Tag Archives: modernisation

The curious art of questions

In political science, there are some questions not worth asking. These typically begin with “what if”, or take the form of “what does [insert name] really think about [insert issue]”. When Yevgeny Primakov, Russia’s former Prime Minister and Boris Yeltsin’s … Continue reading

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A case against Medvedev #2: the Armenian lesson

One of the most publicised reforms carried out during Dmitry Medvedev’s presidency was Russia’s switch to year-round Daylight Saving Time (DST) for economic and health reasons. However, the reform did not quite work out and sparked a lively debate, yet, … Continue reading

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Instead of a requiem*

Many articles, opinion pieces, alas, even political obituaries have been published in the past couple of days on Vladislav Surkov, the former ‘grey cardinal’ of Russian politics who was swiftly dismissed after a public spat with the Investigative Committee over … Continue reading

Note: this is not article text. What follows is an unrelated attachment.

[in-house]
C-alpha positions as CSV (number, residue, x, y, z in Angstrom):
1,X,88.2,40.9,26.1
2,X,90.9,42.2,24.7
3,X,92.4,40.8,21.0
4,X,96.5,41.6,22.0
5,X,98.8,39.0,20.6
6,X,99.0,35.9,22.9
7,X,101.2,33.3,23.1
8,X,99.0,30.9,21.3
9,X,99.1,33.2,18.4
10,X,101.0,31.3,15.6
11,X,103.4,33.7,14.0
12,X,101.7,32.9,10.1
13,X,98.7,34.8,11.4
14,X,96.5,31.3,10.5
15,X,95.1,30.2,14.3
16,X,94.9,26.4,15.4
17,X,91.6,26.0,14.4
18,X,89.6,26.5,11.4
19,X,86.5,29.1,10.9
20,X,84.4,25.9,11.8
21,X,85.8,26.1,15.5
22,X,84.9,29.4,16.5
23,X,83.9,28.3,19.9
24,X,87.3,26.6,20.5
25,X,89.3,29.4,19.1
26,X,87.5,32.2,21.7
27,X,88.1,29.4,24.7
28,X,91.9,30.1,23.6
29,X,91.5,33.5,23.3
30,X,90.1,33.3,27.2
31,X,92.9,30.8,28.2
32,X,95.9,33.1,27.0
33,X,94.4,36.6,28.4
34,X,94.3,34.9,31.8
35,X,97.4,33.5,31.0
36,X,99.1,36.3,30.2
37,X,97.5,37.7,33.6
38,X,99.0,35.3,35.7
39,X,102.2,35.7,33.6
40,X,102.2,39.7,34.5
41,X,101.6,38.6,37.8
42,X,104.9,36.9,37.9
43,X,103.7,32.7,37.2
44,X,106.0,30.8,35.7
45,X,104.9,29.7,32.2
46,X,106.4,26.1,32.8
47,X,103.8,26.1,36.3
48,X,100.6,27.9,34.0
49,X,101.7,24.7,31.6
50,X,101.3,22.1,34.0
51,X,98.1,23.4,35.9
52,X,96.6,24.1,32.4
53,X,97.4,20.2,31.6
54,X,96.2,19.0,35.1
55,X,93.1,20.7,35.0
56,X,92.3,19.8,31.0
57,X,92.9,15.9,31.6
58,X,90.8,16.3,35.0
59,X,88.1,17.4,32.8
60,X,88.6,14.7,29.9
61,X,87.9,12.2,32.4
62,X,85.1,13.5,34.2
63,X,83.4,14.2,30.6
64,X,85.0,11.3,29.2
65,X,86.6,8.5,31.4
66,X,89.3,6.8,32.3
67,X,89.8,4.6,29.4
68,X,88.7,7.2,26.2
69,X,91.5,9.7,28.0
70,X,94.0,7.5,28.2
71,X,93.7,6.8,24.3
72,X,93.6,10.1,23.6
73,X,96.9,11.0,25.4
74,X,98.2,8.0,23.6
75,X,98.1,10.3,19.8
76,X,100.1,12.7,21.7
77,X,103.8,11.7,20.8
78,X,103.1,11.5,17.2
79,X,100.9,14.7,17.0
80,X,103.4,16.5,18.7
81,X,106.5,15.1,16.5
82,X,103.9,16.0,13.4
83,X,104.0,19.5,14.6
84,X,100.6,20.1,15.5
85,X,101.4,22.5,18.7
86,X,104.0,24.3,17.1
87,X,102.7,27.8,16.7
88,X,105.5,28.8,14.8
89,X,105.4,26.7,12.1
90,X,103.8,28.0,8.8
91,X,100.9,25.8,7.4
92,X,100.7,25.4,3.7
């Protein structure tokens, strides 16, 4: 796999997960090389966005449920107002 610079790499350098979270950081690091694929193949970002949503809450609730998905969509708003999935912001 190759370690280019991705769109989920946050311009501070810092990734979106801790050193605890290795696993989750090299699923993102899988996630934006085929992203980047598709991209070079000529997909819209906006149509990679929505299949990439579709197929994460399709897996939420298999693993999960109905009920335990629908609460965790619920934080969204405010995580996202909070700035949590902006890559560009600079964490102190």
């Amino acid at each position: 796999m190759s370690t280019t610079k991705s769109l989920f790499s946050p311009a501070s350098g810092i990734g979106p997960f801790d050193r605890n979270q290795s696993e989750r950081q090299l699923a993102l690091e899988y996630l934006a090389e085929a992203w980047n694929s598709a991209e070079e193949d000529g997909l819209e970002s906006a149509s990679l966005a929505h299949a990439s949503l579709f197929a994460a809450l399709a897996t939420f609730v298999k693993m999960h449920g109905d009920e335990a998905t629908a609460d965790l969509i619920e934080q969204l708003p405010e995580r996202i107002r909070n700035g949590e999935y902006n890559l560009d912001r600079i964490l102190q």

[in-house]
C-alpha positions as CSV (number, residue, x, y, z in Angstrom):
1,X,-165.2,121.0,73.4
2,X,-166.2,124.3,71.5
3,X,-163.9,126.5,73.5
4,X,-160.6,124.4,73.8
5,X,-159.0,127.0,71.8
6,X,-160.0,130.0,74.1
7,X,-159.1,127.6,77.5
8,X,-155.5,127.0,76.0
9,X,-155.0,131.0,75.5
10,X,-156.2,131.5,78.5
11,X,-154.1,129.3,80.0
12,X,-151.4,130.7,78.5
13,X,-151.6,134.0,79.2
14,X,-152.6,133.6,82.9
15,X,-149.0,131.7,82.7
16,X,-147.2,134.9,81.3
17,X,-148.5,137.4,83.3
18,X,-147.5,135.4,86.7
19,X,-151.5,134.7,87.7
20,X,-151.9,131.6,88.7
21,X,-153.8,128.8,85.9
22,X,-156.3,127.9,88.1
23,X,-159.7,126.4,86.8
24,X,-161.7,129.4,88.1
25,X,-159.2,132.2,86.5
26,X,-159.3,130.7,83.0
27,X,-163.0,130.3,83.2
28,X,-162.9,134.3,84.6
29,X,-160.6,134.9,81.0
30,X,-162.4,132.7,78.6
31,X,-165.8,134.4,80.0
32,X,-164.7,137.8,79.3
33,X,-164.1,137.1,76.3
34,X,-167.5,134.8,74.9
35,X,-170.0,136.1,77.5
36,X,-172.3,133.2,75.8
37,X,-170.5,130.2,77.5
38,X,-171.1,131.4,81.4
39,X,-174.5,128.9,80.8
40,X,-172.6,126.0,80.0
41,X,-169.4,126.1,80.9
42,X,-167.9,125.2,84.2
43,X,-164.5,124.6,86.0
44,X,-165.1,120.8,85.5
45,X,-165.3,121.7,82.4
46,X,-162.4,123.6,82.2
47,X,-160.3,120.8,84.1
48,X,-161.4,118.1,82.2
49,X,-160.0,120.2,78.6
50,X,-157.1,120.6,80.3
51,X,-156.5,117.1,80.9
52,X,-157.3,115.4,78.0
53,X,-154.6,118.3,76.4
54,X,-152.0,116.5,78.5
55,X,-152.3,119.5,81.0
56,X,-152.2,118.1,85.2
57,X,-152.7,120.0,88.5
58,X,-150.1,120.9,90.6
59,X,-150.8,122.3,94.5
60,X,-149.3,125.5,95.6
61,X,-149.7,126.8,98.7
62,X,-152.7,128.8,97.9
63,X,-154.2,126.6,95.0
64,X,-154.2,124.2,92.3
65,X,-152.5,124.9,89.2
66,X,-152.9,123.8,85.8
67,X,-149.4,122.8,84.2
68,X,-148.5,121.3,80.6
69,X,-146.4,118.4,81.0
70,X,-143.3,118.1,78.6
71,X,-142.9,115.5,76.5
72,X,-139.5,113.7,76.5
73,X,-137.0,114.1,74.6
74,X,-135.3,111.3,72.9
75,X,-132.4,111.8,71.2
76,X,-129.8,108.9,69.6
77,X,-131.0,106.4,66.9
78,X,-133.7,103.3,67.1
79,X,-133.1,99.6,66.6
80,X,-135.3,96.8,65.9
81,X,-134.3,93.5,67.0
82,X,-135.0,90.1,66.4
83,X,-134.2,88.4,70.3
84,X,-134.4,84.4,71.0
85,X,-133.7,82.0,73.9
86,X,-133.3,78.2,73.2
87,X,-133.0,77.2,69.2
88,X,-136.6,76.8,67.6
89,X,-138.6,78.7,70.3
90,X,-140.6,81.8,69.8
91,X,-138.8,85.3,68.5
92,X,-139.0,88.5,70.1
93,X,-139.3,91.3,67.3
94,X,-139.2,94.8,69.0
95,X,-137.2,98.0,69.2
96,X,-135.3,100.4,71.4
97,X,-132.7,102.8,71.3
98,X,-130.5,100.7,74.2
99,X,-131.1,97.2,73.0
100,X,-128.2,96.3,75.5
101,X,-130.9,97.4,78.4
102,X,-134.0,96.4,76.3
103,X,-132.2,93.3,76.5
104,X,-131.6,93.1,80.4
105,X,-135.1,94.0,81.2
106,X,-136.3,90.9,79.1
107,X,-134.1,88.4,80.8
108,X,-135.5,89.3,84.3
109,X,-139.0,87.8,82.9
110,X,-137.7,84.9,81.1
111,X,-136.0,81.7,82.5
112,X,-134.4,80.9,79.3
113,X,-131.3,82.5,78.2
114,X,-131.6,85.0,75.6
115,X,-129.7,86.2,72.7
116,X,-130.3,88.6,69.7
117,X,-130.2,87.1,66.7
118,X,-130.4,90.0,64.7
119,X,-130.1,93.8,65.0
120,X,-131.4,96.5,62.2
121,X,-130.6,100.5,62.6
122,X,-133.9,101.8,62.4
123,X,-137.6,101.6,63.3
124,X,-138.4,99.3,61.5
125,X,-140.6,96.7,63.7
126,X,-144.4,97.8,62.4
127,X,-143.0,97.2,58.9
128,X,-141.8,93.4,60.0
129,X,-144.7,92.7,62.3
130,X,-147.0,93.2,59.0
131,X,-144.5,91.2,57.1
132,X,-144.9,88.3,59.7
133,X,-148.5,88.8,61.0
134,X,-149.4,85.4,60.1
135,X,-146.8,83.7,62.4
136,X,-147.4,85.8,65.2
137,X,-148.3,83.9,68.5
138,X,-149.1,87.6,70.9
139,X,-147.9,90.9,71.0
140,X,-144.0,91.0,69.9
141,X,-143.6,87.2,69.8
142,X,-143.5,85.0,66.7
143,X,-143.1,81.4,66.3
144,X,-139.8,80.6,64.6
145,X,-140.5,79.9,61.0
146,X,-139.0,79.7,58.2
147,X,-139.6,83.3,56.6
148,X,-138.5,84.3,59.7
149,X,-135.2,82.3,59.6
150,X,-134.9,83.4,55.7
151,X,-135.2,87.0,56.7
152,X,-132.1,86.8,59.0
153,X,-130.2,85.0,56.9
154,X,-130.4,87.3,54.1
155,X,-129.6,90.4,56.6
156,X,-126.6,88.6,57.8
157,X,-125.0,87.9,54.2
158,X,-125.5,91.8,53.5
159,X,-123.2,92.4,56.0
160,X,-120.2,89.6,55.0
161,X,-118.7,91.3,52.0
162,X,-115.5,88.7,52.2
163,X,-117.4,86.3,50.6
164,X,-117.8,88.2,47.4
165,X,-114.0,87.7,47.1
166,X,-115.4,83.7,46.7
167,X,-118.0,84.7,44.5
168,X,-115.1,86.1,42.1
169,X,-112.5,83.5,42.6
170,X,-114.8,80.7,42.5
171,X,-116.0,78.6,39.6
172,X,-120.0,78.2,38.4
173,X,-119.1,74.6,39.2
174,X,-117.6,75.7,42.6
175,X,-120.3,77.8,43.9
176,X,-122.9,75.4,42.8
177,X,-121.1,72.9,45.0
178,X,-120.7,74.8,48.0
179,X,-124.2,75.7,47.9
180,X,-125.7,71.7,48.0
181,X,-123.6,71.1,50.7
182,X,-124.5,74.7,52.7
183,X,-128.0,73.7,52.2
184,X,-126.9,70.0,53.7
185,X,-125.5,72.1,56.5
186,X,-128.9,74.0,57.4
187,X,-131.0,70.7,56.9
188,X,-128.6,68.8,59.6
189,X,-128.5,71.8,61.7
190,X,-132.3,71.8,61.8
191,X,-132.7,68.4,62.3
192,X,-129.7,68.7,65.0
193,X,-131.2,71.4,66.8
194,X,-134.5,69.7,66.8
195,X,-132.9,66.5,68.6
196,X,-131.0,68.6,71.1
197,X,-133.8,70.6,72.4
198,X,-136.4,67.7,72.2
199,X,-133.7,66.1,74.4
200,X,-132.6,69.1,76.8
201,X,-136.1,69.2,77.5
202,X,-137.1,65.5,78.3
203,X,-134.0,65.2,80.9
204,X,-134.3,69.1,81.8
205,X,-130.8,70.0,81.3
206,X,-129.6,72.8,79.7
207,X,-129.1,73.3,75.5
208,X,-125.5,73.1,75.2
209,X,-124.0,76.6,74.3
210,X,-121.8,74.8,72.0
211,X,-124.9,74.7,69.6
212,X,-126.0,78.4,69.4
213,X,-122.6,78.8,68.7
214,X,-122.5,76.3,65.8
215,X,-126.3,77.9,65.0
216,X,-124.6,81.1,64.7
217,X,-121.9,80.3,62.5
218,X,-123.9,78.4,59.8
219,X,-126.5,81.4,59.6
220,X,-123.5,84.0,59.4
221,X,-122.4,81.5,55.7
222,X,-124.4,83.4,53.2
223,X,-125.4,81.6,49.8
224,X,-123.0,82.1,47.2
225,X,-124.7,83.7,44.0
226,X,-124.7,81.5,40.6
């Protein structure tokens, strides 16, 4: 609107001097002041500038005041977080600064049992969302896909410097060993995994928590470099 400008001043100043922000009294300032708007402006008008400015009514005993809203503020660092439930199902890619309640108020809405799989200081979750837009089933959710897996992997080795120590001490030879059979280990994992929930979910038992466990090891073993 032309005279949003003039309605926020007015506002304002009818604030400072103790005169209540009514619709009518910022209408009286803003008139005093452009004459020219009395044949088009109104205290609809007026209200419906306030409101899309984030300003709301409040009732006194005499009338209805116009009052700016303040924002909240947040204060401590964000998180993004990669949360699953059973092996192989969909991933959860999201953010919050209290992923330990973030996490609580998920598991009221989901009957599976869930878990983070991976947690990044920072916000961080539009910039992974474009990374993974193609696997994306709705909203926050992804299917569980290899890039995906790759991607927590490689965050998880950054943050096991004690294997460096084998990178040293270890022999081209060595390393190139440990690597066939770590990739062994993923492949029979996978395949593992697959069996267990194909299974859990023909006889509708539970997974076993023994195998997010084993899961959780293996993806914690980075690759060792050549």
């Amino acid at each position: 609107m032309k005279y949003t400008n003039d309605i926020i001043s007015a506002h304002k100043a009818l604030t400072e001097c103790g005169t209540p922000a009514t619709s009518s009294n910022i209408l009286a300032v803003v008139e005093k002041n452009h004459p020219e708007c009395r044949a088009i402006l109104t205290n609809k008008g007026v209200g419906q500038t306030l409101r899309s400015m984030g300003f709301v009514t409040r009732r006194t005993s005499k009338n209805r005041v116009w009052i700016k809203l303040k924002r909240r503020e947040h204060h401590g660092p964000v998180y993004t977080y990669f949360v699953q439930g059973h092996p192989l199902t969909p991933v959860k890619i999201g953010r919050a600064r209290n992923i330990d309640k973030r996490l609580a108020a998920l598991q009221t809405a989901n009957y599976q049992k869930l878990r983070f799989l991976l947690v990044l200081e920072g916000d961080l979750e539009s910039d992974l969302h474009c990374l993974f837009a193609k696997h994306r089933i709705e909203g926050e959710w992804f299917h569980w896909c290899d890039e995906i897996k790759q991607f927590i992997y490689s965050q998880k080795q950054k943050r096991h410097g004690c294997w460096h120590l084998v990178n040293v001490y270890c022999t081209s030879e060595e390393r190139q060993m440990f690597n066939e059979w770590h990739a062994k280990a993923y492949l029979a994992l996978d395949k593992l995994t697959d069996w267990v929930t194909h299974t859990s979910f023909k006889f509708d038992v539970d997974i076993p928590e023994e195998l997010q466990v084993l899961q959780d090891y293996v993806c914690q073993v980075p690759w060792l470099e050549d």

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Pipeline crossroads

Russia watchers, in recent months, have been entangled in the cobweb of carefully concocted crackdown laws and the nervous improvisation of the ruling elite in order to contain the resilient opposition movement. Notwithstanding the importance of the said steps which … Continue reading

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Old habits die hard

The first few weeks of Dmitry Medvedev’s government under President Putin have more or less matched expectations. As I have blogged before, the new cabinet is designed to be either the engine of further reforms and a preparation for a … Continue reading

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From referee to politician

Vladimir Putin will start his third, and, quite probably, as many say, last presidential term tomorrow. I’m clearly more inclined, than not, to agree with this statement, but as the last couple of years taught me better, I prefer not to make … Continue reading

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Changing horses

Vladislav Surkov’s departure from the Kremlin has shocked many. After all, the grey cardinal has occupied the post of deputy chief of staff in charge for political engineering practically for ever (1999, to be exact). However, there had been some … Continue reading

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